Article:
|کد مقاله||کد نشریه||سال انتشار||مقاله انگلیسی||ترجمه فارسی||نسخه تمام متن|
|314815||1432460||2016||6 صفحه PDF||سفارش دهید||دانلود رایگان|
BackgroundMental health problems, particularly depression, are a major risk factor for suicide. Currently, there is no way to predict, with 100% accuracy, who will make a suicide attempt, but during a clinical interview, it is possible to assess the risk presented by each patient based on the investigation of risk and protective factors. The assessment of these factors helps health care professionals make decisions on the interventions to put into practice, thus contributing to reducing risk. The use of suicide risk assessment tools, properly validated for the population under consideration facilitate communication and information gathering, with clinical nurse specialists in mental health playing an important role.MethodBecause of the shortage of suicide risk assessment tools properly validated for the Portuguese population, it was our aim to translate, adapt and validate the Nurses Global Assessment of Suicide Risk (NGASR) for the Portuguese population. In this study, a questionnaire was applied to a sample of 109 patients with depressive symptoms and risk factors for suicidal behaviors.ResultsThe analysis of the results showed that most sample participants had a very high risk of suicide. The study of the psychometric properties of the NGASR showed moderate internal consistency and good content and criterion validity. Content validity, obtained through a panel of experts, was consensual. The NGASR index had good criterion validity, showing strong correlation with the SIQ, BDI and DASS-21 (R = 0.830, p < 0.05). The principal components analysis showed 6 factors, and the 15 predictive variables explained 66.92% of the total variance.ConclusionThese results are similar to those obtained in studies conducted in other countries and, therefore, the application of the NGASR is believed to be reliable for the Portuguese population.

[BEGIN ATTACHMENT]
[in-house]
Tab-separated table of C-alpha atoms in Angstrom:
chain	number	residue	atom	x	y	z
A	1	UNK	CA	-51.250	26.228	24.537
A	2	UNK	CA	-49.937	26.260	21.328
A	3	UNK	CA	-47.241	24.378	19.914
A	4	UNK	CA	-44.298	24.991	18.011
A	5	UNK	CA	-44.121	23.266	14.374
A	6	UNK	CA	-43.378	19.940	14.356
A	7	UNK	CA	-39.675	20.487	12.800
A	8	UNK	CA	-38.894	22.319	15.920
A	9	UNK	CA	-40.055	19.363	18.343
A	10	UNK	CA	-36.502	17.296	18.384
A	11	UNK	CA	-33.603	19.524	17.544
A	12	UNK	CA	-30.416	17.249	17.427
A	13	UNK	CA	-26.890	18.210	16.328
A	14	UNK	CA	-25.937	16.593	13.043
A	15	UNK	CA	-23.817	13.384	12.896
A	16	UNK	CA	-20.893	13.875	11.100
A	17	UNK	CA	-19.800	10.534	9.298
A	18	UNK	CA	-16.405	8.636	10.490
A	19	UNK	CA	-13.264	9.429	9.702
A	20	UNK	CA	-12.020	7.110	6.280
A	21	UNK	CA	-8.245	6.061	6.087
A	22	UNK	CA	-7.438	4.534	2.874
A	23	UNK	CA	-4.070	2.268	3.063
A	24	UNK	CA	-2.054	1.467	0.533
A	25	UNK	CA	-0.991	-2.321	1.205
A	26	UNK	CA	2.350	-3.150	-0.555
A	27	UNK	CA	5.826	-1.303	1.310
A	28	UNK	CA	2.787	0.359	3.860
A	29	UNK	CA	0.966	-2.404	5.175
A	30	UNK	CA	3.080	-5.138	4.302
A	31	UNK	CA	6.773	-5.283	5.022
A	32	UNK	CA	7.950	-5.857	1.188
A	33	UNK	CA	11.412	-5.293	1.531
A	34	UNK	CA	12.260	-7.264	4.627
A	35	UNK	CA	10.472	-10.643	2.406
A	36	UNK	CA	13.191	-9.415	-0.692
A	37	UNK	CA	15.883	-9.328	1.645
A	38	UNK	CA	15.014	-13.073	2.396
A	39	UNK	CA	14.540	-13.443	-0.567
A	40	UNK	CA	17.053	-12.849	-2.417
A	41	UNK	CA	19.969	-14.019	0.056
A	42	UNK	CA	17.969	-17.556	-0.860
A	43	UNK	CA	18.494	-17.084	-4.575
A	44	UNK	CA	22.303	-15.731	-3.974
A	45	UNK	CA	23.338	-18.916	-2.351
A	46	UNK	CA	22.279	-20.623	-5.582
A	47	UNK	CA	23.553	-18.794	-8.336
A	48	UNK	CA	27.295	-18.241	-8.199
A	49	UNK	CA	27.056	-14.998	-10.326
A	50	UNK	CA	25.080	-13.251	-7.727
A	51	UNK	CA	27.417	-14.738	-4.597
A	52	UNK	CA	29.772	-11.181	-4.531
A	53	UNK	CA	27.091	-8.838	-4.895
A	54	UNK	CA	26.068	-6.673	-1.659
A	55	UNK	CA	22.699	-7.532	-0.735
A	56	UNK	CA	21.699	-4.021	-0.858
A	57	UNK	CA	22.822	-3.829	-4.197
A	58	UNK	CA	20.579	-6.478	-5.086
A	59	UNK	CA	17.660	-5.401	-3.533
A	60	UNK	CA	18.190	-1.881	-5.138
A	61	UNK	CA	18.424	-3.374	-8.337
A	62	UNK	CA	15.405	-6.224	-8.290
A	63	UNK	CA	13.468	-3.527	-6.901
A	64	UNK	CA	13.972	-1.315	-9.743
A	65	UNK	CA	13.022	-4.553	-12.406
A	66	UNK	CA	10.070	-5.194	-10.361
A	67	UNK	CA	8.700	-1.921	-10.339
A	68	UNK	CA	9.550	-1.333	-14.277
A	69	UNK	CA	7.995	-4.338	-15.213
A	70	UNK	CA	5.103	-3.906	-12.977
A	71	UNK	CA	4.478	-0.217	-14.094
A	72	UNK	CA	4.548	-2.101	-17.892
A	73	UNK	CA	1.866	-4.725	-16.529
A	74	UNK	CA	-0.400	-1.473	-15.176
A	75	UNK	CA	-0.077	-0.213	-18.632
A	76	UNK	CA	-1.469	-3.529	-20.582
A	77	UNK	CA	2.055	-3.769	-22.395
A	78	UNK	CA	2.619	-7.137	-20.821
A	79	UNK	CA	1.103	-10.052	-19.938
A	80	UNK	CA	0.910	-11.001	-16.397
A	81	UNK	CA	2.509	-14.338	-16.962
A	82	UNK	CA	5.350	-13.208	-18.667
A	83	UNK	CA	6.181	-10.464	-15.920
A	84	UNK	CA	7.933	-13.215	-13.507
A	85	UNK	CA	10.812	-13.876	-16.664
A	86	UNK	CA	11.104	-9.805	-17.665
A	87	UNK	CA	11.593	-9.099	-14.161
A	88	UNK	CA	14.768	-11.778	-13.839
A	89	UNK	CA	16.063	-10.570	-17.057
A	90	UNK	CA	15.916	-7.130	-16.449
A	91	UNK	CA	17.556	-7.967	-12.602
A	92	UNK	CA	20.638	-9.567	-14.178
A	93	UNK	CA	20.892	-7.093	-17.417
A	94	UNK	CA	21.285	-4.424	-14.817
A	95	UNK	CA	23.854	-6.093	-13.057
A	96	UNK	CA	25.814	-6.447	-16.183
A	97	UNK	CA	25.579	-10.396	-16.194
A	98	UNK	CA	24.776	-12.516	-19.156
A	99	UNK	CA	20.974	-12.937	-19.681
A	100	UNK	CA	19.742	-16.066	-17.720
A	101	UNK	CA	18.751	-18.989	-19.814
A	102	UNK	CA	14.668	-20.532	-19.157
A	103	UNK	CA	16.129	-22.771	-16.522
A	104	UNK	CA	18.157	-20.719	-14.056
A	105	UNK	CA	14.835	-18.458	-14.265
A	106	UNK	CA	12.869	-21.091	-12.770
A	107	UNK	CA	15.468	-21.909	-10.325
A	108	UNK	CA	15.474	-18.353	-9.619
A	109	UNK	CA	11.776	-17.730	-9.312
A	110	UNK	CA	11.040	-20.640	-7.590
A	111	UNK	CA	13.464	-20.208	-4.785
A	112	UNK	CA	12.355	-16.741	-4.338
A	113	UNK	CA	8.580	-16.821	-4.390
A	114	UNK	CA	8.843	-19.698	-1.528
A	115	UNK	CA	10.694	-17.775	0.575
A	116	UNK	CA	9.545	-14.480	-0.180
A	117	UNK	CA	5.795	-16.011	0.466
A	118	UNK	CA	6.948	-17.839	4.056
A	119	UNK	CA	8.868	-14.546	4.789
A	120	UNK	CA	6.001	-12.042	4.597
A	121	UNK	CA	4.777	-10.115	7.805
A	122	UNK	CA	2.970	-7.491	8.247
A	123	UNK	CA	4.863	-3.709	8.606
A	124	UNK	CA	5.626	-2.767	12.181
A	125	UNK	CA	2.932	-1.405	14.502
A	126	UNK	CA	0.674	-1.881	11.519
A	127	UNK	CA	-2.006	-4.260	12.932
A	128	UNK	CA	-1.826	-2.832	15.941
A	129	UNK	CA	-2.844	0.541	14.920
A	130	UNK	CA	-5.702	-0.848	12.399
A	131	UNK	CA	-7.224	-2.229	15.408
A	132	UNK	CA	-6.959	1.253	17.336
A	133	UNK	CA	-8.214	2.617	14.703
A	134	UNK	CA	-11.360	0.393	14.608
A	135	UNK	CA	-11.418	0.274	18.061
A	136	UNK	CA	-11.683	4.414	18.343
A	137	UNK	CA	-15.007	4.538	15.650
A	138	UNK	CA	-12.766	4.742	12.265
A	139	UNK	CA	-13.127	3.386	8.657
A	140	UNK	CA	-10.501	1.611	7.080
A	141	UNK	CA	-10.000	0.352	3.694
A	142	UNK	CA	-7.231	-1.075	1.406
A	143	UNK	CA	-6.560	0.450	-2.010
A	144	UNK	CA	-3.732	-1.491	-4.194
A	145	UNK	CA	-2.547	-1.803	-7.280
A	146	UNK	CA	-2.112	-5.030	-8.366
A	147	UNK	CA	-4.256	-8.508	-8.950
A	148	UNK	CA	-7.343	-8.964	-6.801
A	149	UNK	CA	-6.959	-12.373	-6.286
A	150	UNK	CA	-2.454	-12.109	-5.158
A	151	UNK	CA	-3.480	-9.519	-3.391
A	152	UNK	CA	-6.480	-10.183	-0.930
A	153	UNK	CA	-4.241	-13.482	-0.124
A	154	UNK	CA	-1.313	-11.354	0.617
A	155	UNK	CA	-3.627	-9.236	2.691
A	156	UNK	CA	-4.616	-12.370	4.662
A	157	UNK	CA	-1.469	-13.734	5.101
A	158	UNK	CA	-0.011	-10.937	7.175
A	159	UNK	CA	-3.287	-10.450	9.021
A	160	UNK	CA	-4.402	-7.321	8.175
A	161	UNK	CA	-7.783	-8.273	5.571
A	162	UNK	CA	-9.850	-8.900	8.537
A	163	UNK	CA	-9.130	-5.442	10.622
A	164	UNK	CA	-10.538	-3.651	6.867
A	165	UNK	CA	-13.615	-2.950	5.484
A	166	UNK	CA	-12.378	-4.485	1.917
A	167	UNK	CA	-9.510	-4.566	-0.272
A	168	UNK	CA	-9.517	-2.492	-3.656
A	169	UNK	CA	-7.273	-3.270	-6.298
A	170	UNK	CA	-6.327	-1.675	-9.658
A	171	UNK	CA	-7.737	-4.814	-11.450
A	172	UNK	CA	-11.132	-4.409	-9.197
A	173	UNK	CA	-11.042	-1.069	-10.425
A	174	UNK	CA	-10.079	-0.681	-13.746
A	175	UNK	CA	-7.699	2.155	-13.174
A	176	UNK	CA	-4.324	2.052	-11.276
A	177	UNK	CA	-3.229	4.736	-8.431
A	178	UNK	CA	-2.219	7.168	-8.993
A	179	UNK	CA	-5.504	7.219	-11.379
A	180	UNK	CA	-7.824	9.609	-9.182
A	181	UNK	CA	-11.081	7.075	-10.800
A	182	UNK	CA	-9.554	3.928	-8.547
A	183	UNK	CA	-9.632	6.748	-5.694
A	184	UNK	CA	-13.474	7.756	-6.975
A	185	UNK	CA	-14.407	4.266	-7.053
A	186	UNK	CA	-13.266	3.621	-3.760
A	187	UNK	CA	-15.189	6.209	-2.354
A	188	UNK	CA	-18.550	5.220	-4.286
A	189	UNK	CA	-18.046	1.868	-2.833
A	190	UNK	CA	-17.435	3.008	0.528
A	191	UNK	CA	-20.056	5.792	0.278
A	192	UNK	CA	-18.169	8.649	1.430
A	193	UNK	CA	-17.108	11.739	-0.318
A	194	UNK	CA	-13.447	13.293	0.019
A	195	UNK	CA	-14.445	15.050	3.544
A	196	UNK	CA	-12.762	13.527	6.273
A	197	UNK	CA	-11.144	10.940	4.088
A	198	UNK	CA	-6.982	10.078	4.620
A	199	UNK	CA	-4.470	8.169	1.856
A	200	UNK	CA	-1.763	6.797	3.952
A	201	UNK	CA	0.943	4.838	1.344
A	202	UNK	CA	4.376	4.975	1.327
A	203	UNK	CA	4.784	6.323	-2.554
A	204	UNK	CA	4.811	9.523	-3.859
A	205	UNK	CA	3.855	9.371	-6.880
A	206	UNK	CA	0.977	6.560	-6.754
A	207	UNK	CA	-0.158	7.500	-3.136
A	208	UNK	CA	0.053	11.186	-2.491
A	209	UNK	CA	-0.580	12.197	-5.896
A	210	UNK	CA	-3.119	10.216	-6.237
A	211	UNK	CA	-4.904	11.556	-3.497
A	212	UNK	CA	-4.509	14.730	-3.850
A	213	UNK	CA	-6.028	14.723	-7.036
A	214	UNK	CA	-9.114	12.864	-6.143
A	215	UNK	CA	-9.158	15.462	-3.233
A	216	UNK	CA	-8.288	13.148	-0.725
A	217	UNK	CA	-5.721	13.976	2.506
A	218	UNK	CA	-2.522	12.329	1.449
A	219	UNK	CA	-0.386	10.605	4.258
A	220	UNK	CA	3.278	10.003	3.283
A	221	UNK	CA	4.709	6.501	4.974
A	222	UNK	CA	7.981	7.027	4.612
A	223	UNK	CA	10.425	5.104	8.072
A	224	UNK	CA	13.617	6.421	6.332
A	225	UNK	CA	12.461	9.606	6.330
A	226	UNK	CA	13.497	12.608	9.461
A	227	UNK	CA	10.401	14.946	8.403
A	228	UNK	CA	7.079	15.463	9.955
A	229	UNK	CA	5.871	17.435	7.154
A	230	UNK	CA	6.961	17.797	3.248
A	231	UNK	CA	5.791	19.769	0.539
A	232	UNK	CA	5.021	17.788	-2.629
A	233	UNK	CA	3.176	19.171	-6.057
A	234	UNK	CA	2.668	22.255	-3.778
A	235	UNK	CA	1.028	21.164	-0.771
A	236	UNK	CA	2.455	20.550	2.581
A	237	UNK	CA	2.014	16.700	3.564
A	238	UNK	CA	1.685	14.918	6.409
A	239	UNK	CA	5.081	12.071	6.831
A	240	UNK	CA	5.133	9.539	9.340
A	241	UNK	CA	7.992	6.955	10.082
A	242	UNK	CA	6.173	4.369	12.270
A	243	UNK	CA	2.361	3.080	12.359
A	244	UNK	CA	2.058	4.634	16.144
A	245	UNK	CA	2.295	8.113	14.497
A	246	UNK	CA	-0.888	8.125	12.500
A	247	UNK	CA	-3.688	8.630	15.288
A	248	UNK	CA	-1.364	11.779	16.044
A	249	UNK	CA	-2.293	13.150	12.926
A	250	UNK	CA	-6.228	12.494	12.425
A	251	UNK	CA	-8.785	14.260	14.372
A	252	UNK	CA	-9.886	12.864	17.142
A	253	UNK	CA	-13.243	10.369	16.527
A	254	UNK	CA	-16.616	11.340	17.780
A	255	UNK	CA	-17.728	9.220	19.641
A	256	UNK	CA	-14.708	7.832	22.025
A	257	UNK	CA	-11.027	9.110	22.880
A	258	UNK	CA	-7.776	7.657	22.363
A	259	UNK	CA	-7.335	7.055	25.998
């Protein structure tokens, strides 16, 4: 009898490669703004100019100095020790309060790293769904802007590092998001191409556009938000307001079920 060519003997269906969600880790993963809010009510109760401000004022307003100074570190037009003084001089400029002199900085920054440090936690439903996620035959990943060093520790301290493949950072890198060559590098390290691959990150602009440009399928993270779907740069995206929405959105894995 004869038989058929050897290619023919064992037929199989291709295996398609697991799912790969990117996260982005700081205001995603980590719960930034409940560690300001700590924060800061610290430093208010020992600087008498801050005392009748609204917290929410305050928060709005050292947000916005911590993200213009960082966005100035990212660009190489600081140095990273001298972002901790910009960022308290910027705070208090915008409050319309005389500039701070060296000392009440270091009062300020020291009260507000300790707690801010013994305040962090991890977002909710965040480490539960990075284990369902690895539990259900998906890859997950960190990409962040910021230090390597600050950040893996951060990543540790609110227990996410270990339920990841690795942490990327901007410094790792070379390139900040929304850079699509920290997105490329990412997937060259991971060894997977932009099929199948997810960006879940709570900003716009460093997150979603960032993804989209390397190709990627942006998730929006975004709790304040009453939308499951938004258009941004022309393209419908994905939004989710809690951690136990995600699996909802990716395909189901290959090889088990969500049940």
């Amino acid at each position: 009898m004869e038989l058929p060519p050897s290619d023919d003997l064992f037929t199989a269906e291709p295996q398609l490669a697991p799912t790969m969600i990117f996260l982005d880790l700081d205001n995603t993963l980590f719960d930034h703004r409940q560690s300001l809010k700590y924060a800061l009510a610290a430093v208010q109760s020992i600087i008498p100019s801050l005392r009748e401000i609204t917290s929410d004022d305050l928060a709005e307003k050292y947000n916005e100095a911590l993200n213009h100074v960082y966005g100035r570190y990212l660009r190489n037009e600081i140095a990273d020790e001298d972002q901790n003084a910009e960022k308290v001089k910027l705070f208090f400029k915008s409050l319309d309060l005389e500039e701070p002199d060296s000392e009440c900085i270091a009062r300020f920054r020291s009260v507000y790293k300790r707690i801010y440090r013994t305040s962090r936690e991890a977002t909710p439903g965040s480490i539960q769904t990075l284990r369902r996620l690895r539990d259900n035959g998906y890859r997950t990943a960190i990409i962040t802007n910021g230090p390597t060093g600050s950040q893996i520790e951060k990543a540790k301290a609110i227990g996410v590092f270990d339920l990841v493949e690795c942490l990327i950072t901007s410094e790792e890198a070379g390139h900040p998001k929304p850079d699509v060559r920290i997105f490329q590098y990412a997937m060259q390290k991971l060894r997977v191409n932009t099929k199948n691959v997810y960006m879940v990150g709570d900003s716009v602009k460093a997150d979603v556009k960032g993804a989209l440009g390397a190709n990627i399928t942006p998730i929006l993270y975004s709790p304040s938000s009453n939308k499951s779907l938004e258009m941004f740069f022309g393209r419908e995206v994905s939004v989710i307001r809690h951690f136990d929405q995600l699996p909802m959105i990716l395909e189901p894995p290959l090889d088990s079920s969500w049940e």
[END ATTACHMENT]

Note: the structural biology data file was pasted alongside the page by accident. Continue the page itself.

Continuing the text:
Journal: Archives of Psychiatric Nursing - Volume 30, Issue 4, August 2016, Pages 470–475